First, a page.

Editor’s note: We endeavor to bring you the top voices on current events representing a range of perspectives. Below is a column arguing that an infrastructure bill as part of the next coronavirus stimulus package would help mitigate the economic downturn caused by coronavirus and help repair America’s broken infrastructure system. You can find a counterpoint here, where Baruch Feigenbaum of the Reason Foundation argues that an infrastructure spending bill would not have the intended economic effects and would be better handled by the free market.
Of course America needs more infrastructure; it’s been obvious for years. And today, in the wake of the Covid-19 crisis, the need is even more obvious.
The American Society of Civil Engineers publishes a “report card” on America’s infrastructure; the latest grade is D+.
Moreover, new kinds of infrastructure are needed. For instance, there’s 5G spectrum, which requires new cell towers. The phone companies will happily build this infrastructure in cities, where density guarantees profitability, and yet what about the rest of the nation? What about small towns and rural areas? Nobody is going to wire them for 5G — and 6G, and 7G, and whatever comes after that — without new money from somewhere.
In fact, the government has, in the past, created various programs to finance nationwide infrastructure expansions. The most successful of these was the Rural Electrification Administration, established in 1935; REA helped bring electricity, and then phone service, to much of the nation. At the time, critics called REA a boondoggle, and yet wiser heads knew that a nation is not a nation unless it takes steps to bring every citizen up to a certain minimum and, further, links them all together.
Unfortunately, in recent decades, various factors — including competing spending priorities, the rise of Greens and NIMBYs, and a surge in libertarian ideology — have cut against the one-nation sentiment that undergirded robust infrastructure spending. Indeed, over the last 60 years, infrastructure spending as a percentage of GDP has drifted downward, from 3 percent in 1960 to 2.3 percent in 2016.
We might ask: Is America better off in the wake of this infrastructure dearth? Are we more united as a nation?
Today, of course, Covid-19 has changed many calculations. Most obviously, beyond the loss of life, we seem destined to enter a deep recession, perhaps even a devastating depression.
If so, then counter-cyclical spending programs, such as for infrastructure, start to look pretty good. We need that infrastructure, of course, and yet at the same time, we need the economic activity. That is, if consumers aren’t consuming, and investors aren’t investing, we’re stuck in a trough. So government spending can help, by getting money back into circulation.
That’s why, on March 31, President Trump called for $2 trillion in new infrastructure spending. As he said, the program should “be focused solely on jobs and rebuilding the once-great infrastructure of our Country!” To be sure, Trump has made this call before, and nothing has happened. Hopefully now, finally, the crisis will get things moving.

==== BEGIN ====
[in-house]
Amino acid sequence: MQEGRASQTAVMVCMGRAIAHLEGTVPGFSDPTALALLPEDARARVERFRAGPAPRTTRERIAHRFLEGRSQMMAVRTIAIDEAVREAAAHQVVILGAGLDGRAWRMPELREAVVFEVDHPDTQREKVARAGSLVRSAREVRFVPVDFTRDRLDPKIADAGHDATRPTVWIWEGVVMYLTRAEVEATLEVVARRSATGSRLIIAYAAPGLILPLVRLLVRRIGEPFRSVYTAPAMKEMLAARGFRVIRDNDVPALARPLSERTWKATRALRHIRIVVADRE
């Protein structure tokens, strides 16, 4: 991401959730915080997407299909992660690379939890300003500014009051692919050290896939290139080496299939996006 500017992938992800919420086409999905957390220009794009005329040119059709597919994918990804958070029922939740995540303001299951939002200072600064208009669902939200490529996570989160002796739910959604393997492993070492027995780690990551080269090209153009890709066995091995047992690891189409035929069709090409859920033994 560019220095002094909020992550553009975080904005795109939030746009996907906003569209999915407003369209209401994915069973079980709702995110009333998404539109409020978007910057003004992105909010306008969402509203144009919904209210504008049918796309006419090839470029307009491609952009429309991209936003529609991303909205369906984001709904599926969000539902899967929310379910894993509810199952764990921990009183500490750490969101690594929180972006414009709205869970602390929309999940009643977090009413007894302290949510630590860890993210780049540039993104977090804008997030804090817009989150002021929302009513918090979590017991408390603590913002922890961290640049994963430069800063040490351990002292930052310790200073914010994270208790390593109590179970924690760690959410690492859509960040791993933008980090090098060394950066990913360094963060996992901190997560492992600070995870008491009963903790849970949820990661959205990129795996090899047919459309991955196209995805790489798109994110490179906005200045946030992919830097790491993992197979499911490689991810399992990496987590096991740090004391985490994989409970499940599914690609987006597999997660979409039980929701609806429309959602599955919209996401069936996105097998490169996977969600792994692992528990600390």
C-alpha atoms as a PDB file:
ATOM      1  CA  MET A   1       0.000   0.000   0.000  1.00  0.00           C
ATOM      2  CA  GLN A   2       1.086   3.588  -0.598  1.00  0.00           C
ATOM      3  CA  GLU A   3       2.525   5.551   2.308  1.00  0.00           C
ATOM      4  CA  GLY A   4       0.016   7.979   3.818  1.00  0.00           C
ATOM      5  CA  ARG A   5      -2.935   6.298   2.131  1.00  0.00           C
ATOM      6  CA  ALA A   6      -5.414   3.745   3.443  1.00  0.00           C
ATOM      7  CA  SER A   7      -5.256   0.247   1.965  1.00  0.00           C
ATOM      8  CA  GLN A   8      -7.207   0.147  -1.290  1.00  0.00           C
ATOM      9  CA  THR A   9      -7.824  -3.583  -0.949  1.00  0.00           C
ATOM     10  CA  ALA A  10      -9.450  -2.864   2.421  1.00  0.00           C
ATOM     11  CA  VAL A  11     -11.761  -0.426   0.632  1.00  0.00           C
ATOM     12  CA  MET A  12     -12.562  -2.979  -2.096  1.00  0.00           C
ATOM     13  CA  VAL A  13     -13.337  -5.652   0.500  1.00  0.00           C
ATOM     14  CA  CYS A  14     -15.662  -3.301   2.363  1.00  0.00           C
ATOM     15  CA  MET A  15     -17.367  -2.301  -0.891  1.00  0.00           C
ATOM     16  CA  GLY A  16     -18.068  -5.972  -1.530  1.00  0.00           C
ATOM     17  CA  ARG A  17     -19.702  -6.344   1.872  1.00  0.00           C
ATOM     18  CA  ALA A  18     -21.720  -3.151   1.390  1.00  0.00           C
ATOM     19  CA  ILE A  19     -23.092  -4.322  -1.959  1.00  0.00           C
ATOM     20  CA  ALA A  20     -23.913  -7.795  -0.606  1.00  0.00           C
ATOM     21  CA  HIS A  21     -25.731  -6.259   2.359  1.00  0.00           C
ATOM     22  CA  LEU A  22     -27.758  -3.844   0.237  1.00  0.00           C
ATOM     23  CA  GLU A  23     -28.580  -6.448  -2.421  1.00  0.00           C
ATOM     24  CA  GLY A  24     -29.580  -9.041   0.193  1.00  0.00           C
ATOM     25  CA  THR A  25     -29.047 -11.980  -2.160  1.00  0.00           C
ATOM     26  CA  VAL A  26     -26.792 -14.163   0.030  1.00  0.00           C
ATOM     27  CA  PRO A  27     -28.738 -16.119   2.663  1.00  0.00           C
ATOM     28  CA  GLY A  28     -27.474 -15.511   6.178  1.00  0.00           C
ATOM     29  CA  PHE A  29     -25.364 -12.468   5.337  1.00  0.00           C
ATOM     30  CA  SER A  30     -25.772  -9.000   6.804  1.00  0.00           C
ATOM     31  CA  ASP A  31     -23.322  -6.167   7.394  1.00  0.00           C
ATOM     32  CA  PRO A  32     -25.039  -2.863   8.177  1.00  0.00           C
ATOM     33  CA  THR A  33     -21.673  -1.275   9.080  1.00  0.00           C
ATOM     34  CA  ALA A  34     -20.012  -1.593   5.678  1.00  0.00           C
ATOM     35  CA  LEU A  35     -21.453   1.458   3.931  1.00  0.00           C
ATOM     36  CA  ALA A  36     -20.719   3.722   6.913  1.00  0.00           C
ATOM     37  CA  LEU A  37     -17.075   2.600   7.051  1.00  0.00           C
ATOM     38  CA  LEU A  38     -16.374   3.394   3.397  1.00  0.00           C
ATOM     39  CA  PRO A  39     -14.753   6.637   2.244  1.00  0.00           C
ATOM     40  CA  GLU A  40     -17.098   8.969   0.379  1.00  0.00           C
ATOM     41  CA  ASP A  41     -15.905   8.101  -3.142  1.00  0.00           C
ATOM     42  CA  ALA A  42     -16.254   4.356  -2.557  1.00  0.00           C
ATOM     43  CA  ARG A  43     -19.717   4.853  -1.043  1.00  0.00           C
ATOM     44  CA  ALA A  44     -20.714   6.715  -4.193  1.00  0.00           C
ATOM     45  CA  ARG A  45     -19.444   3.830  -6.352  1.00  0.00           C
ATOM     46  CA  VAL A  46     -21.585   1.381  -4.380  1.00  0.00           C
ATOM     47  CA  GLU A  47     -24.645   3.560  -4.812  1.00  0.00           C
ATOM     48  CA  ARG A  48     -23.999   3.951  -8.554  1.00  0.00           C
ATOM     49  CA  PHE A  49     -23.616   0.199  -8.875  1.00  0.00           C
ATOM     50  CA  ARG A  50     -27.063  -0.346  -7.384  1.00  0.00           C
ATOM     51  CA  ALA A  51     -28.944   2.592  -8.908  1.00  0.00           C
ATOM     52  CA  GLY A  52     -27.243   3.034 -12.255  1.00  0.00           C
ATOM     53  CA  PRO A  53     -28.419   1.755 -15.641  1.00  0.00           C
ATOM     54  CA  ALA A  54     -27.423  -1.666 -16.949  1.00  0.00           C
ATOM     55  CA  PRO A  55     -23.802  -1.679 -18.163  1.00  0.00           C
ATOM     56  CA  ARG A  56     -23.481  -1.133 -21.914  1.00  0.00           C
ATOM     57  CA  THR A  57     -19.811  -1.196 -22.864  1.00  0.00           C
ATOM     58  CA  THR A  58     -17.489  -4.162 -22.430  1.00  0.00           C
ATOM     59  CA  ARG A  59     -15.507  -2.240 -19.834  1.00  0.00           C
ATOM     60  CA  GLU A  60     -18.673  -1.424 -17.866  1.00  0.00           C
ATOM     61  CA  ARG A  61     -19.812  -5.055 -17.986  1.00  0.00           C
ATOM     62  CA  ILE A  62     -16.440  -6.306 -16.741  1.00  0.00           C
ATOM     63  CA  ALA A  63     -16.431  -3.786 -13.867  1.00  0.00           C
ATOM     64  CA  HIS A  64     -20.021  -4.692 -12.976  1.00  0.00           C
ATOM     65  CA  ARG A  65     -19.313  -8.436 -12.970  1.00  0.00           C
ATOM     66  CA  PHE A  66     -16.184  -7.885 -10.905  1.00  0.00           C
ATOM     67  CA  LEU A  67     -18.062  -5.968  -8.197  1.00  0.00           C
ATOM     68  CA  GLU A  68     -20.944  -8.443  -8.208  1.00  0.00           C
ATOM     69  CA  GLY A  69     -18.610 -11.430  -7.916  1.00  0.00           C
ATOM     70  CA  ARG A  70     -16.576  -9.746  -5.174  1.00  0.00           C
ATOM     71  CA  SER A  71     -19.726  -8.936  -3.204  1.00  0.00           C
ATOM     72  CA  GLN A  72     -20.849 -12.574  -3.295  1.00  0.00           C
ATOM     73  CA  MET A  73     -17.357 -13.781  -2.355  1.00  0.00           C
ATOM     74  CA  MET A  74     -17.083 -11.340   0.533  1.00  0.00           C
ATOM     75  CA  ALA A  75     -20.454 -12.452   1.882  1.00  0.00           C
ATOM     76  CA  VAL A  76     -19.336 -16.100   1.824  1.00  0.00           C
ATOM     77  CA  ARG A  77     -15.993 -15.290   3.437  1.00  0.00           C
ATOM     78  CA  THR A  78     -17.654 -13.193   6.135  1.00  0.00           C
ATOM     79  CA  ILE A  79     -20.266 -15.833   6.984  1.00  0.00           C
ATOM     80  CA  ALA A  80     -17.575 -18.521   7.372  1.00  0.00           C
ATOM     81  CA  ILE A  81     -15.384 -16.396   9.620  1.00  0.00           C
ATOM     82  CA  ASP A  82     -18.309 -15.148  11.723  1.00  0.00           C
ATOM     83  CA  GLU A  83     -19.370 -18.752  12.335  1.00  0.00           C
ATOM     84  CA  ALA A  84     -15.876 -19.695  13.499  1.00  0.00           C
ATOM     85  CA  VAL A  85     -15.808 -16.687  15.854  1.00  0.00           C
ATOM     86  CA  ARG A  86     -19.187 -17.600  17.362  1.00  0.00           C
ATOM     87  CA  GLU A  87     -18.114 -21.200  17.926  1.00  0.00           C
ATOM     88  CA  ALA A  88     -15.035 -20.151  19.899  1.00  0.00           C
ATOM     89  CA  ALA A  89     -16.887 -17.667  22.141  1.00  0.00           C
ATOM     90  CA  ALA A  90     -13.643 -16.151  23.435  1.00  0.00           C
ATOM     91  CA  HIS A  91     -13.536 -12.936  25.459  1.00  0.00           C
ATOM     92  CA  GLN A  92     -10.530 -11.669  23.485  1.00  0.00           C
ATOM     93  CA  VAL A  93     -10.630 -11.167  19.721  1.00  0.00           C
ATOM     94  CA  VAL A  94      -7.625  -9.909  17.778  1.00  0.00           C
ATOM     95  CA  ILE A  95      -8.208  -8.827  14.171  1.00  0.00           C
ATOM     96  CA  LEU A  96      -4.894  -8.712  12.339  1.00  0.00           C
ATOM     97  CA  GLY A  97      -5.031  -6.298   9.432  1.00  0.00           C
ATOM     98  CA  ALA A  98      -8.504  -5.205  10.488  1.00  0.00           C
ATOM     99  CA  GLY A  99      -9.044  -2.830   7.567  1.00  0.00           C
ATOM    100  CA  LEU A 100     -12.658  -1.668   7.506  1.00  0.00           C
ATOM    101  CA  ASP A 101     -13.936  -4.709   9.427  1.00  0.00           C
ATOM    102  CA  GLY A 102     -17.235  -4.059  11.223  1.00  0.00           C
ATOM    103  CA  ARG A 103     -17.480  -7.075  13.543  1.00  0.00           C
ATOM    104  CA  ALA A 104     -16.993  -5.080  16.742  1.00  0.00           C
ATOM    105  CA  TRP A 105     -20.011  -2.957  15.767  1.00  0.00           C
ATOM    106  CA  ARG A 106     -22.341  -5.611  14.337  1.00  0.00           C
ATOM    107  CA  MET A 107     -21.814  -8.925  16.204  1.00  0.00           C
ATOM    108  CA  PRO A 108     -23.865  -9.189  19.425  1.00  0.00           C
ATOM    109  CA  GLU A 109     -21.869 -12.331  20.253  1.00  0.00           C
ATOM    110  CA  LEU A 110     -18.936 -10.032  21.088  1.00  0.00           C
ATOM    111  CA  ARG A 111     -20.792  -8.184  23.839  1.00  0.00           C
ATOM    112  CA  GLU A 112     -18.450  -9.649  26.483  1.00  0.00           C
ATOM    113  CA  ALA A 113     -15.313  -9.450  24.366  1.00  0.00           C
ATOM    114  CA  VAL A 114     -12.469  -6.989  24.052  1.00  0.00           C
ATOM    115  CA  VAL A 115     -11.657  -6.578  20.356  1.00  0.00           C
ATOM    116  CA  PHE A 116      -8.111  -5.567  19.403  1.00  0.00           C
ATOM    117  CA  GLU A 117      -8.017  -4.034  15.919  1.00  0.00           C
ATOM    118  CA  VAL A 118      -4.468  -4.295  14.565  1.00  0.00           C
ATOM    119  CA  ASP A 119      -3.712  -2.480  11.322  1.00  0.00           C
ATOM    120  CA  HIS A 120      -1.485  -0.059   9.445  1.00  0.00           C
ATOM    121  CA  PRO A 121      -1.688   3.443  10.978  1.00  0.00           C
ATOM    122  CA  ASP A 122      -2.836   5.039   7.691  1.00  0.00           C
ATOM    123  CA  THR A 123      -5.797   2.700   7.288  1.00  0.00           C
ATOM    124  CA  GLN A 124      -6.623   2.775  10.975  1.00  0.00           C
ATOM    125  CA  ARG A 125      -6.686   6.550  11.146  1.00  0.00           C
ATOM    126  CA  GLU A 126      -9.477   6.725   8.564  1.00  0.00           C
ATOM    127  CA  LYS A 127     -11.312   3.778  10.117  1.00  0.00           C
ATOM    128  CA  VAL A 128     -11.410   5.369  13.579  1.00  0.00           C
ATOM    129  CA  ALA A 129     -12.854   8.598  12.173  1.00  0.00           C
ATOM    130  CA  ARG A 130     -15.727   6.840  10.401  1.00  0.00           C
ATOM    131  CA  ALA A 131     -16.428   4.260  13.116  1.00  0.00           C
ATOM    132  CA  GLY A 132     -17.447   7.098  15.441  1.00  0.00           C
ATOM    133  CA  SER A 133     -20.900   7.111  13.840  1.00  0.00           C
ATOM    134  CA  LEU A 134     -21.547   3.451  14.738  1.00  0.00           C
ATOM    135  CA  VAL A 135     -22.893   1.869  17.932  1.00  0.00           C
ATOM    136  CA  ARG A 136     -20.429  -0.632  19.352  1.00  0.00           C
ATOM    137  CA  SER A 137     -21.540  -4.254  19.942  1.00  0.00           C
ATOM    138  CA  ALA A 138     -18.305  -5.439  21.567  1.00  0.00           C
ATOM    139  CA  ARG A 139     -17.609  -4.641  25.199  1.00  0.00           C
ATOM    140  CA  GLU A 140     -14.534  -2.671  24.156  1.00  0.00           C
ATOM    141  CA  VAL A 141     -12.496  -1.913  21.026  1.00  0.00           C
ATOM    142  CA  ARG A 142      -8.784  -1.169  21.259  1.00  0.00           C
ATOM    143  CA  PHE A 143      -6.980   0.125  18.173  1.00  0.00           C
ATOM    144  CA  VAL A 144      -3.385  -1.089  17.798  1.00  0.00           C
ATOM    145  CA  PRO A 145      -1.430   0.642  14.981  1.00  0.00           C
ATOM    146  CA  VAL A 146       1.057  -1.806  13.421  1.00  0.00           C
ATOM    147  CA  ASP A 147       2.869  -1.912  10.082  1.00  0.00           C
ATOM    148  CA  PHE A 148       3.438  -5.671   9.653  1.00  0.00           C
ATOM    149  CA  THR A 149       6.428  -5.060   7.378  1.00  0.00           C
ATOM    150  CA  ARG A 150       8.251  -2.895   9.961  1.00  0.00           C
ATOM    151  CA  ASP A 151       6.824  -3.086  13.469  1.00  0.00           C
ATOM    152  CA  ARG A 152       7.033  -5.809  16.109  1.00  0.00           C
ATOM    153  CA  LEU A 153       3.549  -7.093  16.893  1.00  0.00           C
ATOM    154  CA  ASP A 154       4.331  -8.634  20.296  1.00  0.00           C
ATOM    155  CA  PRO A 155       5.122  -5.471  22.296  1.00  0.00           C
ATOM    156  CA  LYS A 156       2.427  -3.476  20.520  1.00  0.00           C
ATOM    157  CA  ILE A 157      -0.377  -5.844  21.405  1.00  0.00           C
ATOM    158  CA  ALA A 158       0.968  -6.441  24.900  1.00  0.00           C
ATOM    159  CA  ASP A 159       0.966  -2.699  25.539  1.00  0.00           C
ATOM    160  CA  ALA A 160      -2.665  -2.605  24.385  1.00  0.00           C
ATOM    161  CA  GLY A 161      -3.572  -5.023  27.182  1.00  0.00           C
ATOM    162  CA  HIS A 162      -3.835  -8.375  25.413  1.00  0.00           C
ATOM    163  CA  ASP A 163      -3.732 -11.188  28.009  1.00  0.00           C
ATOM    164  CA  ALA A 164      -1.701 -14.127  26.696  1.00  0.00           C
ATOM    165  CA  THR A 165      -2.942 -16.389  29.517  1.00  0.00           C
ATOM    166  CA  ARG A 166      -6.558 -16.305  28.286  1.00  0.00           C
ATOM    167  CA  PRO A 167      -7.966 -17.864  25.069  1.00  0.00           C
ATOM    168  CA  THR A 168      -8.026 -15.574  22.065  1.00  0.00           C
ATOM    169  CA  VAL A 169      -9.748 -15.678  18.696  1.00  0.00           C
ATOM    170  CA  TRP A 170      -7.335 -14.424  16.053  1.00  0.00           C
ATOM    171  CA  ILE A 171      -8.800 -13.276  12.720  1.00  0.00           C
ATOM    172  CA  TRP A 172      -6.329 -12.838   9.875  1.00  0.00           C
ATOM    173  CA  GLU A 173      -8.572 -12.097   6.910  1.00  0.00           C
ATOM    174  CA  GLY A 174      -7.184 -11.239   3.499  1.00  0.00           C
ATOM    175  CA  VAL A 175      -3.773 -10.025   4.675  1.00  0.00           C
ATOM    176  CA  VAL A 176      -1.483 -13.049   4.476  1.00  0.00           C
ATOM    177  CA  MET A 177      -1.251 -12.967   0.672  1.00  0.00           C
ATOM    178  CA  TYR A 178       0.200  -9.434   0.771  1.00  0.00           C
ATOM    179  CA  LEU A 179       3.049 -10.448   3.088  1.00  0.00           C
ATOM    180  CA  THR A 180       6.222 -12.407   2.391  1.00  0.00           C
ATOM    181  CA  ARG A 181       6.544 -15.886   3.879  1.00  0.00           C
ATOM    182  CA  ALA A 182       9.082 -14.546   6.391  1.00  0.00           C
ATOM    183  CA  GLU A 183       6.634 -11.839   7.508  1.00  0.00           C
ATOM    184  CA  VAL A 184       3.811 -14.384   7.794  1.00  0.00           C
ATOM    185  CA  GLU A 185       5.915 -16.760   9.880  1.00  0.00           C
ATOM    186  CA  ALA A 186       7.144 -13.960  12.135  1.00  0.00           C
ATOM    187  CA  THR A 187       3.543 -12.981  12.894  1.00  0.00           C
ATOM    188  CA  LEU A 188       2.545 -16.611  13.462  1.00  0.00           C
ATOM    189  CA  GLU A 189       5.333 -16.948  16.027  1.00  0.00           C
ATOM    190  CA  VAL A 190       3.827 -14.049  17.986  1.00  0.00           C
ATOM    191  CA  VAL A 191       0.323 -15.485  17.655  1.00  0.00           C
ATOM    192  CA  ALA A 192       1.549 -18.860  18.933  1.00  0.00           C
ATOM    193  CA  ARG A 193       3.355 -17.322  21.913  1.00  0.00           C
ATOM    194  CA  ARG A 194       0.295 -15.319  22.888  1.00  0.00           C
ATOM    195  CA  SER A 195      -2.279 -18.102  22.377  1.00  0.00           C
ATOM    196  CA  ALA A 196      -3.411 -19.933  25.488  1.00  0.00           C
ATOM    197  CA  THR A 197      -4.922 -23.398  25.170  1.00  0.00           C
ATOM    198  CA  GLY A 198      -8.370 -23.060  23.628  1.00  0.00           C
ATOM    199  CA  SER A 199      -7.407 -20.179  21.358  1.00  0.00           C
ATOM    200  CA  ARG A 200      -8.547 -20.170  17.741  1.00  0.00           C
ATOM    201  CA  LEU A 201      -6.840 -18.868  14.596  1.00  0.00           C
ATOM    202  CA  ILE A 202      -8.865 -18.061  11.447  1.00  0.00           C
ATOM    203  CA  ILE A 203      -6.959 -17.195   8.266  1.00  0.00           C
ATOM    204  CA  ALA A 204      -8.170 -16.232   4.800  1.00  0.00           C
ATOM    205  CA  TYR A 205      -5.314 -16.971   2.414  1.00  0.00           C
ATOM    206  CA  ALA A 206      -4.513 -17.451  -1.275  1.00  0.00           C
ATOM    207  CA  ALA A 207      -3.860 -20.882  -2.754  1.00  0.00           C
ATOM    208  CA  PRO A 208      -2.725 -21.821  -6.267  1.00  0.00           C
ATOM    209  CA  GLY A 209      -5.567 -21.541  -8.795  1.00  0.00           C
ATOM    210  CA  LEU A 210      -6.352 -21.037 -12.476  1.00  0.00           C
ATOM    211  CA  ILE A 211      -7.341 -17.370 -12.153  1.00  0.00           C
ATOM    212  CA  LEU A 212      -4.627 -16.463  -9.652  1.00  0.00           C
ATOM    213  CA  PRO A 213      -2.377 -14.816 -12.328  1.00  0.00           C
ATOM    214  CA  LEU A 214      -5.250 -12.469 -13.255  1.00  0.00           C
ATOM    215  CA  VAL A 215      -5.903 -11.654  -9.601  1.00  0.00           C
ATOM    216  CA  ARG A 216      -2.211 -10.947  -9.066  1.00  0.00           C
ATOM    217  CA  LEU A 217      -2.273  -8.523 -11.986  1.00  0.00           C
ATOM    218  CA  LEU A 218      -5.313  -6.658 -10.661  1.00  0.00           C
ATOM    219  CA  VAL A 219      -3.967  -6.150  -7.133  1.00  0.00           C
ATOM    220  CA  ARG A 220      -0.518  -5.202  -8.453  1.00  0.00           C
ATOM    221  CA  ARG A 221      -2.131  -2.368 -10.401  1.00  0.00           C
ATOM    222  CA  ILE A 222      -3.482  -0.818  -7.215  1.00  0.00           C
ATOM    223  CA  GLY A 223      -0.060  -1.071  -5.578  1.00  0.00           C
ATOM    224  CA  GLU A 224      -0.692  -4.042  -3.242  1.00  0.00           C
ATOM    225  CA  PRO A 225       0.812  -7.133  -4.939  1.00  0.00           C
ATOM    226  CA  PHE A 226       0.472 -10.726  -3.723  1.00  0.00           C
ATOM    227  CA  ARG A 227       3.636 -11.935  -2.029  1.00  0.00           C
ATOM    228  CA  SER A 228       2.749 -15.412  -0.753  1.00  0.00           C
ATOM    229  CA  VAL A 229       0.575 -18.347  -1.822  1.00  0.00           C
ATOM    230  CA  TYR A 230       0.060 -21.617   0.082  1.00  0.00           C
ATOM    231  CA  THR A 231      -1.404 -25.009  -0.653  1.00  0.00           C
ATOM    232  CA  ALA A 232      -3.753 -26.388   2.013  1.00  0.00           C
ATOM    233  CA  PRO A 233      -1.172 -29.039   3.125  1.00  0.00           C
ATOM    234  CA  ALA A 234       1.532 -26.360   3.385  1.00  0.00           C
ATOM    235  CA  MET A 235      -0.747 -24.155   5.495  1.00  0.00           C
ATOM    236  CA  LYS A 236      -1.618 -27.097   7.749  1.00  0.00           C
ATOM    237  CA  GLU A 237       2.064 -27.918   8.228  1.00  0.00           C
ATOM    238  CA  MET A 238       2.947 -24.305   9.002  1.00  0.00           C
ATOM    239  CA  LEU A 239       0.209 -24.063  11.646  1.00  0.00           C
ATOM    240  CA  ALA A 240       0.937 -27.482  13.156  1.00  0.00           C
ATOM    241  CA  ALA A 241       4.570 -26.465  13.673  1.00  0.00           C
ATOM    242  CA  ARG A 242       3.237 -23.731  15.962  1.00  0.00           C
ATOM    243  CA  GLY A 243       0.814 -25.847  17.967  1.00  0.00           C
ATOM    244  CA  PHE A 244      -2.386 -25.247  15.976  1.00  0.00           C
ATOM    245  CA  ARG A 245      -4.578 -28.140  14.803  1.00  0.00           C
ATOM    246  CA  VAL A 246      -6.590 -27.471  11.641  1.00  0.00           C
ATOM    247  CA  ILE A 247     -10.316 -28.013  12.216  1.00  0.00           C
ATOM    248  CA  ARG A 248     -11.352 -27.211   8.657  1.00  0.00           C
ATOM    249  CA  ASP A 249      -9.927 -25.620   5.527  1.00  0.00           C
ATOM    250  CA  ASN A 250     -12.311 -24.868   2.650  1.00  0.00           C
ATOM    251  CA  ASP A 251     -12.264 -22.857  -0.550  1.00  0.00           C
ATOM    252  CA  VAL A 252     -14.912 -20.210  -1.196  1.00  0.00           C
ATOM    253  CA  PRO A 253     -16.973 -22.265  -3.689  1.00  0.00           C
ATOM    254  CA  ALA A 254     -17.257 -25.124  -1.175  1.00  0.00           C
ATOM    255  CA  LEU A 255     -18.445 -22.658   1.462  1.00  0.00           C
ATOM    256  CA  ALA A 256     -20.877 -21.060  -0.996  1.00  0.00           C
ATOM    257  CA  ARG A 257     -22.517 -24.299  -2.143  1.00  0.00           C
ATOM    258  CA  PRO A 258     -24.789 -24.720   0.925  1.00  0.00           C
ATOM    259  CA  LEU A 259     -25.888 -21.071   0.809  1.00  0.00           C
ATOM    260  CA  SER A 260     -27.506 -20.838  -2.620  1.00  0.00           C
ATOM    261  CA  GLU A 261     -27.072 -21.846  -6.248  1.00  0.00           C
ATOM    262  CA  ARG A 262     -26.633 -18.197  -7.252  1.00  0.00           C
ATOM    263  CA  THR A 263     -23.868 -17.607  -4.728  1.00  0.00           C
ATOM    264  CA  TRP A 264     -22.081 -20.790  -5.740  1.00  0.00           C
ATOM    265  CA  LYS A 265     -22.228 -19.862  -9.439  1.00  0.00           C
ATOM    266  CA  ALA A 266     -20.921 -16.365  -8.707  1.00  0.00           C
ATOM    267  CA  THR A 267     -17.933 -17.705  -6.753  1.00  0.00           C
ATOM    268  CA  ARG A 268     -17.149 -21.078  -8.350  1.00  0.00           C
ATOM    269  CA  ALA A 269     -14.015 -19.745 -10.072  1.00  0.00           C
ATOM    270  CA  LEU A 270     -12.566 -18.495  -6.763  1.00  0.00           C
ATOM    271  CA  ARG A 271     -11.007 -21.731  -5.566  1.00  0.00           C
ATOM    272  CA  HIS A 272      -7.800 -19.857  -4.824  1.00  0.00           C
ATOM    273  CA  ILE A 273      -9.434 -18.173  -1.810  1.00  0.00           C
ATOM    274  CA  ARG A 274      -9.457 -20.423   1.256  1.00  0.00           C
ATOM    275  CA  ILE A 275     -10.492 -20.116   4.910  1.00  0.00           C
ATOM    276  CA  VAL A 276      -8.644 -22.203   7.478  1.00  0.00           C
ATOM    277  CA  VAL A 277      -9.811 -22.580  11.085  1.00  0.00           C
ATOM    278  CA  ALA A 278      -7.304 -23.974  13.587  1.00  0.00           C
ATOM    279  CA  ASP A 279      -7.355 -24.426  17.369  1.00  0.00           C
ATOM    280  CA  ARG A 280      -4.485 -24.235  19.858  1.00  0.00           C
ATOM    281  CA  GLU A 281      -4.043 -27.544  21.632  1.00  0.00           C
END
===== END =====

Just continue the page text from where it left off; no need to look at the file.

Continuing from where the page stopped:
To spend this money, there’s no reason to raise taxes, because there’s never been a better time to borrow. The Fed Funds Rate — the key interest rate charged by the Federal Reserve — is a mere .25 percent. It’s hard to get much cheaper than that, unless interest rates go negative, as they have in Europe and Japan — and many think negative rates will, in fact, come here.
Yet whether interest rates are negative or merely extraordinarily low, it’s obvious that the nation is awash in idle capital — so let’s put it to work.
Yes, debt and the deficit must be considered, and yet national morale — even national survival — must be considered first. Furthermore, if we can’t get ourselves out of the economic slump, then American bolsheviks will take over, and the debt will be the least of our problems.
Indeed, in this Covidean Era, we should be thinking about what newer forms of infrastructure might be necessary. For instance, we’re going to need a lot more internet capacity than we once thought. Even as we recover from the virus, most Americans are going to be increasingly dependent on the net, as well as on related options for teleworking and virtualization. These tech trends will account for much of the 21st century economy.
Moreover, even in the physical world, changes will have to be made. Most obviously, the tendency will be for the population to disperse, and so we’re back to roads and bridges, especially since mass transit doesn’t seem so attractive anymore.
Indeed, it’s likely that all manner of social distancing lessons will have to be incorporated into our built environment, from parks to plazas, from airports to stadiums.
So we can see: If America needed better infrastructure before, it really needs it now.
James P. Pinkerton served as a domestic policy aide in the White Houses of Presidents Ronald Reagan and George H. W. Bush. He also worked in the 1980, 1984, 1988, 1992, and 2008 presidential campaigns. From 1996 to 2016, he was a contributor to Fox News Channel.